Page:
Hunger Games: this 20-yr-old may have solved America's food waste problem
If you thought only people in the third world go to bed hungry - think again.
More than 45 million people in the US do not have enough to eat - but at the same time the country wastes an estimated 40% of its food.
20-year-old Maria Rose Belding has decided she's going to change this.
Belding has built a sprawling online network that connects thousands of food pantries in 24 states, allowing them to share surplus food that might otherwise have gone waste.
It started one night
Five years ago Belding was a volunteer at a local food pantry. Even as people were lining up outside to request food, Belding had to thow out hundreds of boxes of expired mac and cheese in front of them.
The frustration she felt that night is understandable. But unlike the millions who feel - but never do - the American University sophomore decided to declare a war on hunger.
A problem that was believed to be insurmountable turned out to have a fairly uncomplicated solution: communication.
After years of research, Belding has put in place an online network where pantries post any excess food to the programme.
Someone else in the network picks it up and puts it to use. The database has so far saved an estimated two tonnes of food.
Experts say that Belding's interactive MEANS website, which stands for Matching Excess and Need for Stability, can help deal with the country's colossal problem with chronic waste.
It seems like a simple idea - and it is, and yet, no-one had built it before. With the help of a law student, Grant Nelson, who knew how to code, Maria built an online system that allows food pantries to list what they need - or what they have in excess - where they are, and how far they're willing to travel to access it. When stuck with close-to-expiry produce, or too large a volume of donations, it allows you to alert pantries in your neighbourhood about the excess. It allows restaurants and grocery stores to use this database to reach their donations to those specifically in need of it.
Last week, Belding was named one of L'Oreal Paris' 10 women of worth. She is also the President Clinton Hunger Leadership Award winner for 2015.
A model for waste
There's no doubt India could use Maria's model for inspiration; our food wastage - at lavish weddings and hotels, at college canteens and, of course, our homes - is nothing short of criminal given the scale of our hunger problem.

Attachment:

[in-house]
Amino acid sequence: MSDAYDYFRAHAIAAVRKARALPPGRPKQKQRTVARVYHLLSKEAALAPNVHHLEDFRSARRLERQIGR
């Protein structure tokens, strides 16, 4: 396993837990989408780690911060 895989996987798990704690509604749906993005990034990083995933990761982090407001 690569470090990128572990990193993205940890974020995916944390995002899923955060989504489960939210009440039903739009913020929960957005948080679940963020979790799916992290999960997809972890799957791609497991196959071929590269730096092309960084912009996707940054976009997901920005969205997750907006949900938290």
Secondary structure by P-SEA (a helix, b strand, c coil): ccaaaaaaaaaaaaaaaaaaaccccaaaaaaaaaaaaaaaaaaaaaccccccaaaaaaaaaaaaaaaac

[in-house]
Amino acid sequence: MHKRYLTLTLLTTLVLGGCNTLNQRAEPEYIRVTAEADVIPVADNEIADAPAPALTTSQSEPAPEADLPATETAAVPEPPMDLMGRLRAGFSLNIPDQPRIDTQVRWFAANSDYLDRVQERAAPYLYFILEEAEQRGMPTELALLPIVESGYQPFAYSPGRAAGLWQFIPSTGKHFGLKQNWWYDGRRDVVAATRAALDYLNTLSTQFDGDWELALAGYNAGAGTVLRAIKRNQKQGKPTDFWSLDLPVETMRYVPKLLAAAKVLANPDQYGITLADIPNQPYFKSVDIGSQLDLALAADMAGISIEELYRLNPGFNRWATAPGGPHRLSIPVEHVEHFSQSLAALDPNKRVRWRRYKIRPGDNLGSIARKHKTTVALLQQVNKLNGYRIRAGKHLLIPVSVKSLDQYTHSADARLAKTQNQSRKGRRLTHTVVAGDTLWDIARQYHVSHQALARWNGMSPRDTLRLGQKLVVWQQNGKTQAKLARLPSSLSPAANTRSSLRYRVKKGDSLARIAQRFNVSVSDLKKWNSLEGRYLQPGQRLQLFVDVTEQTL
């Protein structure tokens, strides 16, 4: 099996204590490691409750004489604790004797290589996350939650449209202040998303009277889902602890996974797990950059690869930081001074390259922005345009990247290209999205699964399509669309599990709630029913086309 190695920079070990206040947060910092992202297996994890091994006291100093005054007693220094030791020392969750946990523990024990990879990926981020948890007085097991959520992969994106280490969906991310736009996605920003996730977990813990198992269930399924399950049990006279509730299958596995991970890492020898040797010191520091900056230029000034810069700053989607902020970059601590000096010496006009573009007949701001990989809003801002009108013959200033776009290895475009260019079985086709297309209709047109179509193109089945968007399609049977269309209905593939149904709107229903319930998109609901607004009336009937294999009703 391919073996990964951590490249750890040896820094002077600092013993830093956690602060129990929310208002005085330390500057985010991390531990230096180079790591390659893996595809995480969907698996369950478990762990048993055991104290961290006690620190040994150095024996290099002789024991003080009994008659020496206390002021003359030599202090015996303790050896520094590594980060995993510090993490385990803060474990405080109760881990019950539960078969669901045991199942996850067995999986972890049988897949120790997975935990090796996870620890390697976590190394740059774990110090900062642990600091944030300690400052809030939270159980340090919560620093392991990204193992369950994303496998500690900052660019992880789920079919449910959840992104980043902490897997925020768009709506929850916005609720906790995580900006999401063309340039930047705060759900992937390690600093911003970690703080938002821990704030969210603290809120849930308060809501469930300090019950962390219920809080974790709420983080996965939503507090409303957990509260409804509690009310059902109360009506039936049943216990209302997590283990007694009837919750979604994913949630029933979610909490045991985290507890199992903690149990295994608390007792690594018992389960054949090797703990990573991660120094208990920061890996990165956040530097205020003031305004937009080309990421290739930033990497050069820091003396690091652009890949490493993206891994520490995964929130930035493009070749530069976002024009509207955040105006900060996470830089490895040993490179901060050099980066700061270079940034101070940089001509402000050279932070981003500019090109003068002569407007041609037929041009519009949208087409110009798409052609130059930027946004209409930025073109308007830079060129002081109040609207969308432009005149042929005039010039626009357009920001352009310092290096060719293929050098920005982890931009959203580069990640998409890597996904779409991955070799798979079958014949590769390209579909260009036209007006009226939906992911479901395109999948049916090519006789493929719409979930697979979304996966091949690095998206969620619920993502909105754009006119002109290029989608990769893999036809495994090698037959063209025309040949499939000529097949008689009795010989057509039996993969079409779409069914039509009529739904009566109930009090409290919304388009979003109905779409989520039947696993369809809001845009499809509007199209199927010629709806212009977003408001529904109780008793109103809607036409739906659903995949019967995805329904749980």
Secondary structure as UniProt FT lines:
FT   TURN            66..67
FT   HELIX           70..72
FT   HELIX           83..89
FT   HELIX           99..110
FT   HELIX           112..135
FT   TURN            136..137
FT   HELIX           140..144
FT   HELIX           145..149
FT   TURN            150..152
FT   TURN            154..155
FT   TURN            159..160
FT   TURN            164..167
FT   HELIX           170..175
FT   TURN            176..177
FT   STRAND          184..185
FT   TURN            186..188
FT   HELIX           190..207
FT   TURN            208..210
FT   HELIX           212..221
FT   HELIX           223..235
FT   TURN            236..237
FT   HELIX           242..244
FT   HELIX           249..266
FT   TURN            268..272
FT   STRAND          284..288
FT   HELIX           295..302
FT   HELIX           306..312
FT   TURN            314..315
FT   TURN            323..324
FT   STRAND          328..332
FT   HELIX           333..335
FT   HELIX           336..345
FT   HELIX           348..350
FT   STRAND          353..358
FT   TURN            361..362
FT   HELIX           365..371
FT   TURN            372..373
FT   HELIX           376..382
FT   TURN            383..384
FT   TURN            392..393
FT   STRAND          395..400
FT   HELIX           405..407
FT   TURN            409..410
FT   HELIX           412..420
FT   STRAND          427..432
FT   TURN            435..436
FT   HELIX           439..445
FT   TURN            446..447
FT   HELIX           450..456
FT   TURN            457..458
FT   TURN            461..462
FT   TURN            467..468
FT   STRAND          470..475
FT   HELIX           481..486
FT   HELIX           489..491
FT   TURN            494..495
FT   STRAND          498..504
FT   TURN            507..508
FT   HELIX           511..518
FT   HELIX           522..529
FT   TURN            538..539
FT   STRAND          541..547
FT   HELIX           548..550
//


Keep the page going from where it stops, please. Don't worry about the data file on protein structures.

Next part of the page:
We rank 63rd among 88 countries in the Global Hunger Index and the number of starving is only increasing. 65 million at last count.
Most of us don't care. Those of us who do, don't know how to fix this problem.
According to Bhook, an organisation working towards reducing hunger, in 2013, 20 crore Indians went to bed hungry on any given night. About 7 million children died in 2012 because of hunger/malnutrition.
Food waste happens in India on as significant a scale as the US; 40% of our food production - amounting to Rs 50,000 crore - is wasted according to a United Nations Development Progamme report.
The hunger paradox
Americans waste $165 billion worth of food every year; it's horrific enough that this should happen, but what's worse is that this food goes to landfills where decomposition of organic matter emits 16 percent of the country's methane - a greenhouse gas 25 times more potent than carbon dioxide.
America's networks of food banks, pantries and soup kitchens should seemingly be able to absorb all this food. The problem, says Belding, is in the transfer of information. "It's very common for grocers to give poorly selling products in bulk to emergency food providers," she said to Washington Post. "That's just fine. But when you get 400 jars of peanut butter and you have two weeks to get rid of them and serve 100 people a month, total, and only distribute four times a month, that rapidly becomes a problem."
Ironically, for all the communication tools the modern world has at its disposal - Whatsapp and Facebook, Twitter and email; matching excess and need in realtime was still ridiculously difficult.
Despite being convinced of the need for the platform, Maria hadn't been certain it would be used. The first time she saw a user post an item to the site, she sat in feverish anticipation, hoping it would be picked up by someone in need. That would be the make or break of the idea.
It went in seconds.From there to scaling up - they started with around 50 food banks and now have more than 200 listed - MEANS may is showing it was a vital missing link in the food chain.
But 20 year old Maria's only getting started.